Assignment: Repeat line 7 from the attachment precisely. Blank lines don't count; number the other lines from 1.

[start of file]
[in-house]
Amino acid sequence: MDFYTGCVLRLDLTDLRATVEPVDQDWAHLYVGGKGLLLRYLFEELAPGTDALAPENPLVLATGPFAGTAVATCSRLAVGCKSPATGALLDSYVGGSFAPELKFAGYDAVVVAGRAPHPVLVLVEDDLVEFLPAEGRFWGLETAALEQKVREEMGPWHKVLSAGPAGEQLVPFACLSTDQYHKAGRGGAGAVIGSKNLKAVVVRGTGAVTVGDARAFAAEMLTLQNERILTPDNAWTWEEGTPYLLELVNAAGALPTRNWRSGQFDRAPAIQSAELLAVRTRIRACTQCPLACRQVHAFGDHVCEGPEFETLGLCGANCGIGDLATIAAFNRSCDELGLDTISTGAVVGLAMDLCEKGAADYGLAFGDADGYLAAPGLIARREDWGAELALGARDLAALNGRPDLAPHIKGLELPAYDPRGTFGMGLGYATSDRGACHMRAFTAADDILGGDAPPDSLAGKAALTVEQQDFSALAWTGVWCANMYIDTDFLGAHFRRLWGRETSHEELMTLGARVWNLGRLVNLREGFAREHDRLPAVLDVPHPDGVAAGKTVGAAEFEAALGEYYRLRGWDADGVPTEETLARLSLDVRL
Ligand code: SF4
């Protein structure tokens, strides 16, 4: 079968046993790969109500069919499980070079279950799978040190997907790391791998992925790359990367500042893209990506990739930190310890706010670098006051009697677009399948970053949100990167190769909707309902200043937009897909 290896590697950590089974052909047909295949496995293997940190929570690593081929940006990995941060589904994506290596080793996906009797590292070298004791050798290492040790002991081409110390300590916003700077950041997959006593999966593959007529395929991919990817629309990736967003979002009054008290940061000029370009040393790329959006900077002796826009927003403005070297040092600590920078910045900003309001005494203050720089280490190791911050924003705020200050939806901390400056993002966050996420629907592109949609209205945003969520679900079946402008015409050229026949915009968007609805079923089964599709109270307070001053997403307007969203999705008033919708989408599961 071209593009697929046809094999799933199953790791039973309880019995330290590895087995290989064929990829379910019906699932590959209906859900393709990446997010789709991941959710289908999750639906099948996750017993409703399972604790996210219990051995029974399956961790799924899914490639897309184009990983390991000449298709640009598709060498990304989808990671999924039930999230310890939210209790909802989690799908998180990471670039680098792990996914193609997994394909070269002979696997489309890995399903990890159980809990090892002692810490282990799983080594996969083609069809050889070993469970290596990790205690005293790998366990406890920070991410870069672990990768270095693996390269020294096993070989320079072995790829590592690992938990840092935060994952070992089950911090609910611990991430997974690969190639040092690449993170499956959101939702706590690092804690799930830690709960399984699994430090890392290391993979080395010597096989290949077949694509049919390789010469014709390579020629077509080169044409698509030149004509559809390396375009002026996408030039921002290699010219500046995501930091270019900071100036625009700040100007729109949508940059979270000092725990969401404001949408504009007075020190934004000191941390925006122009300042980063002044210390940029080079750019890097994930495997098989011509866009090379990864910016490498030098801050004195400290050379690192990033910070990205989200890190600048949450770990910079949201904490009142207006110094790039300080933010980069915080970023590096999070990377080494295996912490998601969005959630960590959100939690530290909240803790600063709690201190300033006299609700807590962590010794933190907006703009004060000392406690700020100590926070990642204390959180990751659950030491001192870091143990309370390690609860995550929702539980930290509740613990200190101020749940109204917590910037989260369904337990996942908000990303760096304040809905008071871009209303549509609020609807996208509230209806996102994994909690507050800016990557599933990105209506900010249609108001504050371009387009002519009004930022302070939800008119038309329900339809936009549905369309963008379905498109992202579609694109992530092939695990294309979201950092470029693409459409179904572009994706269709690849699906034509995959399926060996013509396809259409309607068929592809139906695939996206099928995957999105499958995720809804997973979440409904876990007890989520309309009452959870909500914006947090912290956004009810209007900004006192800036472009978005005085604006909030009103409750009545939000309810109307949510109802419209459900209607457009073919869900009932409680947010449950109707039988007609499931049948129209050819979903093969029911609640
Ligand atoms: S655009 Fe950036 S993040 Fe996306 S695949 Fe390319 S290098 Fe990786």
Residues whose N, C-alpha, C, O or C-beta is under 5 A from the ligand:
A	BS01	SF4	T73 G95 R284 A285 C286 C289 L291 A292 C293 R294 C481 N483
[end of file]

A	BS01	SF4	T73 G95 R284 A285 C286 C289 L291 A292 C293 R294 C481 N483